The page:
military parade

(EDITOR’S NOTE, 8/16/18, 8:22 PM ET: This article has been updated to include a tweet from the Associated Press reporting that the Pentagon has postponed the military parade until 2019.) 

President Trump’s military parade is now expected to cost approximately $92 million — more than seven times higher than the original estimate.

On Thursday, CNBC reported that, according to the Department of Defense’s calculations, the cost of parading multiple military vehicles and thousands of troops down the streets of Washington, DC is much higher than the $12 million estimate given in July. The parade will feature approximately eight tanks, as well as aircraft flyovers featuring helicopters, fighter jets, and military transport aircraft.

Along with the tanks, aircraft, and troops wearing uniforms from the past and present, the controversial military parade will require significant costly security measures, as well as tightly coordinated logistical planning to manage the transportation of the various expensive military vehicles and aircraft to be featured in the parade. The Pentagon is expected to make an official announcement regarding the full cost of the military parade in the coming days, according to CNBC.

For some, the idea of a military parade conjures images of authoritarian regimes, like Soviet Russia in the Cold War era, or North Korea and China, which are both known for elaborate displays of military might on a regular basis. However, Trump said he got the idea for a military parade in the U.S. by attending the Bastille Day parade in France.

In a July interview with CNN’s Brooke Baldwin, Jon Stoltz, an Iraq War veteran and chairman of veterans’ advocacy group VoteVets, said a military parade like the one Trump wants is not unlike what is typically seen in “a former Soviet bloc nation who basically uses the military to promote strength.”

“Inside the military, our soldiers and our airmen and our marines are taught to, you know, speak lightly and carry a big stick,” Stoltz said at the time. “To watch 7,000 U.S. troops lose Veterans’ Day with their families to march for [Trump] down Constitution Avenue probably isn’t the best use of our resources right now.”

Feeding America estimates that to feeding one hungry person in America would cost just $2.94 per meal, or $8.82 for three meals a day. 2016 data from the National Alliance to End Homelessness shows there are approximately 39,471 homeless veterans in the United States. This means that, for the same cost of a military parade, the Department of Defense could instead provide all of those homeless veterans three square meals a day for 264 days (more than eight months) for the same cost of the parade. Alternatively, all of those veterans could get a check for $2,330 instead of a parade.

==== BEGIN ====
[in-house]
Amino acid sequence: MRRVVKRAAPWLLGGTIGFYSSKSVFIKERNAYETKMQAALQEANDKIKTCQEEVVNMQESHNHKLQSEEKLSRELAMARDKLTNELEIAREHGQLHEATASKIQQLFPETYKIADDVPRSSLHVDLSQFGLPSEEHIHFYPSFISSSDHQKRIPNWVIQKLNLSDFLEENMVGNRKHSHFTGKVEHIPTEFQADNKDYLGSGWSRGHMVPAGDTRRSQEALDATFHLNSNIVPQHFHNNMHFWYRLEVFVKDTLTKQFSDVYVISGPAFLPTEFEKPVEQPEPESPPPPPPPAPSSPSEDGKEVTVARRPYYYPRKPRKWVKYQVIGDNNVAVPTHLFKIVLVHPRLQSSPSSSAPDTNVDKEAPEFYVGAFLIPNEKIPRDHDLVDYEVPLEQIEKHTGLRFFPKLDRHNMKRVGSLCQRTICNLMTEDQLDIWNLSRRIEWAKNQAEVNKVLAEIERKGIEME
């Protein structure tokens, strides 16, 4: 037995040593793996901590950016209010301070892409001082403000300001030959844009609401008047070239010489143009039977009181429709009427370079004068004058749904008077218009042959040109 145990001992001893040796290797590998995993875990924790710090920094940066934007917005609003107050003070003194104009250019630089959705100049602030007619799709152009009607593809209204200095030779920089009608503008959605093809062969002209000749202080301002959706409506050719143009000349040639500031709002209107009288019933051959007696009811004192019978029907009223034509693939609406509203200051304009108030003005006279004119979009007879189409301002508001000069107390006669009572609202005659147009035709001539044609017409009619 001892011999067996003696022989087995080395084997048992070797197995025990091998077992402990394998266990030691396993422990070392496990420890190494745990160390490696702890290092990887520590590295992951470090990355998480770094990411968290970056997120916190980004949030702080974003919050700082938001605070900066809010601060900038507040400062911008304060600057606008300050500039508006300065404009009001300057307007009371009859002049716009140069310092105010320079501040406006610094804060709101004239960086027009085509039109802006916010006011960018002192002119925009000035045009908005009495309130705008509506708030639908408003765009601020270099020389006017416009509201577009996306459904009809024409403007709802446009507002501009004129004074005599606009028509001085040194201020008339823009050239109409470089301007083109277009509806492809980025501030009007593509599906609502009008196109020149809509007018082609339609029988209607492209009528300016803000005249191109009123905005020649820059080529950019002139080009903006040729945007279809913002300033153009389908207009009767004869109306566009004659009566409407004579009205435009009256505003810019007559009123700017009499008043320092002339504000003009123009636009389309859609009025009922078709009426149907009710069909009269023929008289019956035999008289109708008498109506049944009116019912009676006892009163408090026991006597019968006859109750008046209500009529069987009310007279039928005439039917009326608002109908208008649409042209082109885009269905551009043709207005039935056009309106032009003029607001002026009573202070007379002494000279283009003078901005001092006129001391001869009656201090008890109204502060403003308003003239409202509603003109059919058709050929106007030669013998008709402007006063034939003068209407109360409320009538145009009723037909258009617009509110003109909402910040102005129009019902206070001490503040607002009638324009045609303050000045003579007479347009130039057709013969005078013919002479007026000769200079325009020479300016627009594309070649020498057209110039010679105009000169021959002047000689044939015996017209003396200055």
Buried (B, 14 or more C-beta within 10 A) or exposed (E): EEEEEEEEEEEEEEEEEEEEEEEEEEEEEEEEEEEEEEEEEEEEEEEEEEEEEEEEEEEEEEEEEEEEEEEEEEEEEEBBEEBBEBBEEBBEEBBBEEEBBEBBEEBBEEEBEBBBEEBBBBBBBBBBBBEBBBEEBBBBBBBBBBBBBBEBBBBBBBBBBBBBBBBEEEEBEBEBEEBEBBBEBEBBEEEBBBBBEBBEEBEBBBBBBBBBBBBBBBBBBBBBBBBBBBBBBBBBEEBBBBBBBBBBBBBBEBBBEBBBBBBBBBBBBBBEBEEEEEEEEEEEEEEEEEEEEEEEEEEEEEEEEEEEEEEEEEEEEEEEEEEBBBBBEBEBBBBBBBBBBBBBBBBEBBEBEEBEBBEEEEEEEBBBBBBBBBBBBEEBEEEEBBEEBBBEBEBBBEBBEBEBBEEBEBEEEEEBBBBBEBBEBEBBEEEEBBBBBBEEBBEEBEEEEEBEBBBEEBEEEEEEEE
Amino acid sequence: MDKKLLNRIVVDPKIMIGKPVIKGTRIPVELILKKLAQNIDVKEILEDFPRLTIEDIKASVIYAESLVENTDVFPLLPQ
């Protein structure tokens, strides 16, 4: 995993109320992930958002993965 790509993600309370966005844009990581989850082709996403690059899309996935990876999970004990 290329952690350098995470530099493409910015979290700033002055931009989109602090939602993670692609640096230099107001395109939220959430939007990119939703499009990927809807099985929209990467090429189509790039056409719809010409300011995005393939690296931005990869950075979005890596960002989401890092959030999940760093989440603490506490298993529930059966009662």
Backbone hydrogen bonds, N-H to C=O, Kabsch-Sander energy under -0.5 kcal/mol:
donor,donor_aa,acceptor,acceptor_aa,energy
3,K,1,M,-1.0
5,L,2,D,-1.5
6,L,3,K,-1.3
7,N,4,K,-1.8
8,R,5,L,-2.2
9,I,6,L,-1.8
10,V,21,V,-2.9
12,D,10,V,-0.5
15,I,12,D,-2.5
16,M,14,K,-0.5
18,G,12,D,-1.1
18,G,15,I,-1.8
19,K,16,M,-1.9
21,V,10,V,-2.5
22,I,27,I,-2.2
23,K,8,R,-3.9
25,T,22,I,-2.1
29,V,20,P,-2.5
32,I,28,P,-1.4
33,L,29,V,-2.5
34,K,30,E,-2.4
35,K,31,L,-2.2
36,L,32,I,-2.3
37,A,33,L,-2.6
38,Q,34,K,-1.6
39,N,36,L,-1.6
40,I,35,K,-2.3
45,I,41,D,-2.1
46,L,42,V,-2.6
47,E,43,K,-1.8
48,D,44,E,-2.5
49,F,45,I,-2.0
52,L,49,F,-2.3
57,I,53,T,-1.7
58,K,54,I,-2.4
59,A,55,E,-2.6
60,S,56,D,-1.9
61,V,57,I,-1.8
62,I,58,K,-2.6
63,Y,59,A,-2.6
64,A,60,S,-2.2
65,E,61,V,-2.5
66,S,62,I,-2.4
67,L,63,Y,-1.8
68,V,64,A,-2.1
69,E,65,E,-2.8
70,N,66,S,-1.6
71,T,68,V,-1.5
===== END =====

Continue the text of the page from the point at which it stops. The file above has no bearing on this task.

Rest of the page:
$92 million could also provide counseling and other mental healthcare treatment for more than 40,000 veterans suffering from post-traumatic stress disorder and depression, according to 2012 figures from the National Council for Behavioral Health. Veterans’ news site Task and Purpose estimated that, using the original $10 million to 12 million figure, the Department of Defense could pay for one month’s rent for 3,600 veterans paying rent with Housing and urban Development vouchers. But with $92 million, that same number of veterans could pay rent for almost an entire year.

Perhaps due to blowback over the cost, the Department of Defense announced Thursday evening that the parade has been postponed until 2019:


Logan Espinoza is a freelance contributor specializing in economic issues. He lives in Phoenix, Arizona with his wife and daughter. Contact him at logan DOT espinoza AT yahoo DOT com.

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